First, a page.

CPEC could serve as stabilizing, profit-generating project in region: US General

China’s Belt and Road Initiative (BRI), that includes China-Pakistan Economic Corridor (CPEC), could serve as a stabilizing, profit-generating project in the region, US CENTCOM Chief General
Joseph Votel told a Congress hearing here.
During the hearing held before Congress’ Armed Services Committee on Tuesday, Gen Votel gave a broader overview of the strategy that included Central and South Asia and dealt with the issue
of terrorism and other US national interests.
The CENTCOM Chief noted that an increasingly assertive China is testing Russia’s dominance
in the economic and security arenas of Central Asia but also posing challenges to U.S. influence. He observed that China was seeking to capitalize on regional concerns over waning U.S. influence and support.
Toward this end, he said, Beijing was building and strengthening trade, infrastructure, defense,
and political relationships across the Middle East, Central and South Asia. China is pursuing long-term, steady economic growth that bolsters its international influence and access to energy resources.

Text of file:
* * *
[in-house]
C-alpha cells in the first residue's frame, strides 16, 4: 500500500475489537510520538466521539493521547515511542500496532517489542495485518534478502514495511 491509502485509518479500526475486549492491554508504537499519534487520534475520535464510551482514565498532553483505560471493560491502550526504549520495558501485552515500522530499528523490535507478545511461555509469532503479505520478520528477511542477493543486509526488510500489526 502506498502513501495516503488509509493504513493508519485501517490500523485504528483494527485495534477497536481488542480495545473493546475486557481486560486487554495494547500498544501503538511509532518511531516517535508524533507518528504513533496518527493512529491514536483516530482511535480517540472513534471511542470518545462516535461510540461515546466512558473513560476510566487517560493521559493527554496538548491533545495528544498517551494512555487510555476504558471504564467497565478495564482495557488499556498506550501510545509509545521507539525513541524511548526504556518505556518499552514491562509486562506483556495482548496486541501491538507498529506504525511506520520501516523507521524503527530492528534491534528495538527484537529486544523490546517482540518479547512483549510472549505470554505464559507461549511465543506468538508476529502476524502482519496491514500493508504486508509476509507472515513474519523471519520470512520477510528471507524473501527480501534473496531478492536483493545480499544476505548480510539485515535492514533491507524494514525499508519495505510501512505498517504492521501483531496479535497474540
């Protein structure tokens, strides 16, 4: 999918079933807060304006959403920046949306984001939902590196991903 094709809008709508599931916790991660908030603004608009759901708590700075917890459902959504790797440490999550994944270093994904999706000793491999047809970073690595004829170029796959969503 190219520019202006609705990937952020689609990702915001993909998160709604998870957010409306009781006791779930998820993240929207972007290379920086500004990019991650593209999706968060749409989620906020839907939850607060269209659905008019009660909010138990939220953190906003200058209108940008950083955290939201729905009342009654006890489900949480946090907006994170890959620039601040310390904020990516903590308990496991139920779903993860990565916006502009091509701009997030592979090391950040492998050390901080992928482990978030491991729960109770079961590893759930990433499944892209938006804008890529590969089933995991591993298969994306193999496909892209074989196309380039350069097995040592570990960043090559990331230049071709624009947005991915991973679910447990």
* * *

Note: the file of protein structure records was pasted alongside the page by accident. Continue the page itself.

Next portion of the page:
“Its Belt and Road Initiative (BRI), which includes the China Pakistan Economic Corridor (CPEC), could serve as a stabilizing, profit-generating project in the region, but it could also improve China’s military posture,” he added.
He said that a number of infrastructure projects already provide China with access to Gwadar Port in Pakistan, which is operated through a Chinese-Pakistani agreement and has the “potential to increase China’s strategic presence in the Indian Ocean”.
Gen Votel observed that China considered its relationship with the GCC states critical for its current economic needs which, he added, provide approximately one-third of China’s oil needs.
Qatar is its single largest supplier of natural gas.
The US General, alluding to China’s increasing influence, said that Beijing has sought to arbitrate some conflicts in the region, offering to mediate between Saudi Arabia and Iran.
The CENTCOM Chief described Iran as the major threat to U.S. interests and partnerships in the Central Region. He said that the competition between Iran and Saudi Arabia for influence in the region exacerbates multiple security dilemmas throughout the Middle East.

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